As a 19 year-old I was convinced that after submitting my comic strip to syndicates, I’d be able to quit my lawn care job within a year.
- A couple years later, I was convinced a house-flipping business with my friends would take off.
- Two years after that I was convinced my band would make it.
- After college I was convinced my design business would work.
- A few years later I was convinced it had all come full circle and writing pop songs for a pre-teen band during the height of the Jonas Brothers and Hannah Montana craze would pay off our mortgage.
- No syndicates expressed interest
- The house-flipping business made about $200 for six months of work and several years of waiting
- The band broke up after fewer and fewer people attended our shows
- The design business failed, so I got a job as a janitor at my church
- The pre-teen band sold a few albums, but nothing crazy
Each time I seriously thought “This is it; this is my ticket out of here. Once this goes through, my ship will come in.”
Maybe I’m cynical, but I don’t know my book writing is going to pay off. Even if I sacrifice, go to conferences, convince my wife to watch our kids each weekend so I can pursue yet another dream, that anything about my circumstances will change. I’ll just be older. Still waiting to be a rock star of some sort.
I do know the next 15 years of my life as a dad I’ll never get back.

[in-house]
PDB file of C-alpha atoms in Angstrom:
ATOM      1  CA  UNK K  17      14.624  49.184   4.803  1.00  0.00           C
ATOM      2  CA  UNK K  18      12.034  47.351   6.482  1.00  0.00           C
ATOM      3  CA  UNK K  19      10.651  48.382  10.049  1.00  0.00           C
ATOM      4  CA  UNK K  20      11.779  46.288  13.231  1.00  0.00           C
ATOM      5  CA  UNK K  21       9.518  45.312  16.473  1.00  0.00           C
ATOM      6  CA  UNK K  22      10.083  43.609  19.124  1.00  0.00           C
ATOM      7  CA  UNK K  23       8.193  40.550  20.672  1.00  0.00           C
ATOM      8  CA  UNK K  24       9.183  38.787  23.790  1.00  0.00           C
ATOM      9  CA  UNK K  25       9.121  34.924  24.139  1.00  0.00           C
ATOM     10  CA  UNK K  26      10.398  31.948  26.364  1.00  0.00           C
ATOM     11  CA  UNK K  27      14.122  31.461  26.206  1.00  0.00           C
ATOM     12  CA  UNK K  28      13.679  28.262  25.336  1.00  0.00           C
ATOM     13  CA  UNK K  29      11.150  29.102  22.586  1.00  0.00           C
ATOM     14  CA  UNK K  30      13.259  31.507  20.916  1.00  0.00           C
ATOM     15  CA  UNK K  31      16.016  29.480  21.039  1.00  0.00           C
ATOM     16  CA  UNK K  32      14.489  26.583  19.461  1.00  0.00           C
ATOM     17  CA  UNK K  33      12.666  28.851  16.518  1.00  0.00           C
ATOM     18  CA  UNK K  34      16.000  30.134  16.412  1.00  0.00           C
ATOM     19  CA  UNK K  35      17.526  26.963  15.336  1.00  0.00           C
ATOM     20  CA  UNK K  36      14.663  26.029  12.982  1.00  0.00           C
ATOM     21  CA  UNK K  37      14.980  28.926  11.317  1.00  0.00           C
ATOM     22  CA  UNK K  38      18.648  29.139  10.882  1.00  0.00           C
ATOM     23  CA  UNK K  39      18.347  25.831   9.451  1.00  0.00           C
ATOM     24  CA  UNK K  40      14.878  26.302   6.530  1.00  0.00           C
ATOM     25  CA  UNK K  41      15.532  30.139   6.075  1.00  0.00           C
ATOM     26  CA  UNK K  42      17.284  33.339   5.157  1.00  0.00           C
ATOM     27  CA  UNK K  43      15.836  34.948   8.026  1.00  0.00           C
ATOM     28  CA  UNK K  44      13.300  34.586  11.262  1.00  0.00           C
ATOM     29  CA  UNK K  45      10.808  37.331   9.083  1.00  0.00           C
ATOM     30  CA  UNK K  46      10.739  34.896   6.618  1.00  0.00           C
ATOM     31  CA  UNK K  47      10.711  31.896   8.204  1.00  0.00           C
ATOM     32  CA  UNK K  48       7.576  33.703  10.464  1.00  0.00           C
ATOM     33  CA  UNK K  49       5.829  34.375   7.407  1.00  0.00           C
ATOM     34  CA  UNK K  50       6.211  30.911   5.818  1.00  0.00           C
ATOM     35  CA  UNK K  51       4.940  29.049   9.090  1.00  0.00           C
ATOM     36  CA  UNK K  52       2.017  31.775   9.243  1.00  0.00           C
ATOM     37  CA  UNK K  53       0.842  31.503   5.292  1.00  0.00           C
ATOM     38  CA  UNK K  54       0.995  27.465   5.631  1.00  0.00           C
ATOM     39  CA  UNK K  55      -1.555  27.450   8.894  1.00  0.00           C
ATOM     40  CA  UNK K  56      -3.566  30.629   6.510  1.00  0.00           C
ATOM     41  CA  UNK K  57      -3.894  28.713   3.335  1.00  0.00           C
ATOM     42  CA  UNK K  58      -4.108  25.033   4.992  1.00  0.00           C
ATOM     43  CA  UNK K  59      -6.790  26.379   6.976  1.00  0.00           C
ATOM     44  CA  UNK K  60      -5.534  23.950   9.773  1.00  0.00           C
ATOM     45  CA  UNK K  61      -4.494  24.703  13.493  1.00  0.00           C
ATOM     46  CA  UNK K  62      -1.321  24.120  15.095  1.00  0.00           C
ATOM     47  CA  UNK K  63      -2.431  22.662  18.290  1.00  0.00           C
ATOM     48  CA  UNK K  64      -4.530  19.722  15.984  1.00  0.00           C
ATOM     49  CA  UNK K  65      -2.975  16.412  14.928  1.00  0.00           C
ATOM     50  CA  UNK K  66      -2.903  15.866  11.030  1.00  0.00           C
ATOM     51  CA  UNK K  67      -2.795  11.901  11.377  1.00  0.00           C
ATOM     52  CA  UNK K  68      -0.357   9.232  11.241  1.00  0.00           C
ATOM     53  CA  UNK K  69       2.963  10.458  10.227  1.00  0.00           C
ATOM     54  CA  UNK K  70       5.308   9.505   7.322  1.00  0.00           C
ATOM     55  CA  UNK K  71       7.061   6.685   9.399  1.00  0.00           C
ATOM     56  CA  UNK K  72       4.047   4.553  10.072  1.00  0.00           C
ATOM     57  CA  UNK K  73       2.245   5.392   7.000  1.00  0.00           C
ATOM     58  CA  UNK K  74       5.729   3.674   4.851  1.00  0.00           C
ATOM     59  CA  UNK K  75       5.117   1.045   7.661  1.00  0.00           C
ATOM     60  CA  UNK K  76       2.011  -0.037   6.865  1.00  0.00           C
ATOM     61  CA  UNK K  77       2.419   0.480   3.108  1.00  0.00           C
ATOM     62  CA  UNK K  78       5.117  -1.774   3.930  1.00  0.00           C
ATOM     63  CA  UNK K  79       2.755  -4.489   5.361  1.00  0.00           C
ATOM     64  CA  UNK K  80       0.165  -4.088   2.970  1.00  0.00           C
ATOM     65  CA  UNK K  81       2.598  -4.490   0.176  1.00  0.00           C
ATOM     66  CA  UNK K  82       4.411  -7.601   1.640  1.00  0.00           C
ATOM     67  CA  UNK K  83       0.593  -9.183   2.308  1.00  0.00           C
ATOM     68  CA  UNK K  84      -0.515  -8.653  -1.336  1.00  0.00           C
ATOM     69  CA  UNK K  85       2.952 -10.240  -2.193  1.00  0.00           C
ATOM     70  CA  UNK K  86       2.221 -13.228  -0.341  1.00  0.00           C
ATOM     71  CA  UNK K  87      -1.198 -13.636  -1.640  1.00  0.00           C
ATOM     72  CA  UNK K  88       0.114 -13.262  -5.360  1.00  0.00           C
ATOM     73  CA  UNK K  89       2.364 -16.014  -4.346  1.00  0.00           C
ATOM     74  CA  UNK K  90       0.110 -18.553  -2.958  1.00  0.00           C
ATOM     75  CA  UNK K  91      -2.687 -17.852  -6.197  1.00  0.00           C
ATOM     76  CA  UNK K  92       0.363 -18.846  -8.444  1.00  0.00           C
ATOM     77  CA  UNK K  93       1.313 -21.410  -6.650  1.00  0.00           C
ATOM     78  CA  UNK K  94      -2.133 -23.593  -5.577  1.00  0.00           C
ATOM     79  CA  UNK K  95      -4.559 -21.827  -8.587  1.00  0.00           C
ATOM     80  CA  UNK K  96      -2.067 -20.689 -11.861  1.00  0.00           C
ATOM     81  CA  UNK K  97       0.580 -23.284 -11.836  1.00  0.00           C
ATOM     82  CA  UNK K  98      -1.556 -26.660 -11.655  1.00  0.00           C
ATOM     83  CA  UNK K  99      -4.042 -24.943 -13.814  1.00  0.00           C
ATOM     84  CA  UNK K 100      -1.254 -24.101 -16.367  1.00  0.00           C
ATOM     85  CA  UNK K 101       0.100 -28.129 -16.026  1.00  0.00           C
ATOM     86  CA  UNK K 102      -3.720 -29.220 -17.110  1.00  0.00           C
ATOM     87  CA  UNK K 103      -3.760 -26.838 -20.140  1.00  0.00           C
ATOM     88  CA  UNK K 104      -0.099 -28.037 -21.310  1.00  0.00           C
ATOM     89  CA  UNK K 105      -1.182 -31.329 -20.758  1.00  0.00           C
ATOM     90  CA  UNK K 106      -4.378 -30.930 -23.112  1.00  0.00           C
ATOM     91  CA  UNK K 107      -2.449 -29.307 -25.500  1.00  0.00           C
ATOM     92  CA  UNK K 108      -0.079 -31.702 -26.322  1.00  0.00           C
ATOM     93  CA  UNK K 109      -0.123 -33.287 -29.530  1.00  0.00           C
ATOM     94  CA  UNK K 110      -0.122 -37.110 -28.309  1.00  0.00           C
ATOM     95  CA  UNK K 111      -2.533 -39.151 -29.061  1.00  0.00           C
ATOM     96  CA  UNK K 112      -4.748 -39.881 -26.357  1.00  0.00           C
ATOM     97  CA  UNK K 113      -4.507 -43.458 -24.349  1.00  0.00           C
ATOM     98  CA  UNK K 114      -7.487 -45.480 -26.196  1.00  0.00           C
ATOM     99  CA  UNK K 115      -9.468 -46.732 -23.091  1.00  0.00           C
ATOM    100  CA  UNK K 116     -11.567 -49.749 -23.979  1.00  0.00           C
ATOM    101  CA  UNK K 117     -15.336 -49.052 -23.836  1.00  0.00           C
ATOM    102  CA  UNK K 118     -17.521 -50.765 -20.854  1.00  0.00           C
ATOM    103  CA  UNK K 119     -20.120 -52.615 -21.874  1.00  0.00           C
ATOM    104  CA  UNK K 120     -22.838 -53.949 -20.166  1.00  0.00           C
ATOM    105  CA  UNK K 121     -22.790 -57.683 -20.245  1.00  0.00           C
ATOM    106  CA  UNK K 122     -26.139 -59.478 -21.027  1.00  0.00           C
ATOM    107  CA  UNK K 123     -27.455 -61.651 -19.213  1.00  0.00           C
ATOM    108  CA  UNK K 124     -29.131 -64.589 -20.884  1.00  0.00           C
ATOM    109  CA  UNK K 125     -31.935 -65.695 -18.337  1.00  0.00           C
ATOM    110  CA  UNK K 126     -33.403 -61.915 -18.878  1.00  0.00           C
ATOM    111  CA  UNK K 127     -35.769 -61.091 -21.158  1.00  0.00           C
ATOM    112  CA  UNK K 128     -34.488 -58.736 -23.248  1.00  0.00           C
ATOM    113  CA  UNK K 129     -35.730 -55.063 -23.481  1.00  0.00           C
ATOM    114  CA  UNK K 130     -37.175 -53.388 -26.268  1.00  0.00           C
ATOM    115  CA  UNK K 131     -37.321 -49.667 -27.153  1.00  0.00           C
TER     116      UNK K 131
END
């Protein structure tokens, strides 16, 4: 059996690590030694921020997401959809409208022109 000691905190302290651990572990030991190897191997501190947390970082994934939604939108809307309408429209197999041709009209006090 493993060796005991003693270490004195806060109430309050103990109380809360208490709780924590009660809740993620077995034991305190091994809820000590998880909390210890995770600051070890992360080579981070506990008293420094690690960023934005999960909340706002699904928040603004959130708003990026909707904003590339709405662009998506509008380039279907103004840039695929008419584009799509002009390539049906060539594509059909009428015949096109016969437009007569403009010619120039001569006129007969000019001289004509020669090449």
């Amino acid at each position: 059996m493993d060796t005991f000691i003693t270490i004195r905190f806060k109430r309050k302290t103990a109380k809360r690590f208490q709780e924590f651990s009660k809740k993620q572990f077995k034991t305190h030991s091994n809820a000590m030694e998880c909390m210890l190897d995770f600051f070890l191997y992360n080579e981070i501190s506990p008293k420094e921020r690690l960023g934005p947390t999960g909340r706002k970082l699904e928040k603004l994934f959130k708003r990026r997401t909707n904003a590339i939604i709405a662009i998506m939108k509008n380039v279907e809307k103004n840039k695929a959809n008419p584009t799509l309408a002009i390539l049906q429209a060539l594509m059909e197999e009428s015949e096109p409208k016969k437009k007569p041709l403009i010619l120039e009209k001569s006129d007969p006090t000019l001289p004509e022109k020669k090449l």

Those three little blue-eyed dreams also eclipse any accomplishment I set out to achieve.
Yet, that doesn’t mean it’s quitting time on the dream machine. Stephen King said being involved with his family makes his writing better and that the joy he receives from writing makes him a better husband and father. Dreams are vital, they’re just not everything. Maybe our dreams and pursuits are things that ideally help make us who we are; not distance us from the rest of life.
I wonder if putting the pressure on our dreams to be our “ticket out of here” may be one of the most damaging things we could do to them and to those around us.
I’m convinced that pursuing a dream in the right way leads us to becoming who we’re meant to be, which in turn lifts up everyone around us. Pursuing a dream, even the right thing, in the wrong way ends up with us seeing that the dream, like the cheese, stands alone. And we’ll be standing there with them, wishing we’d done something differently.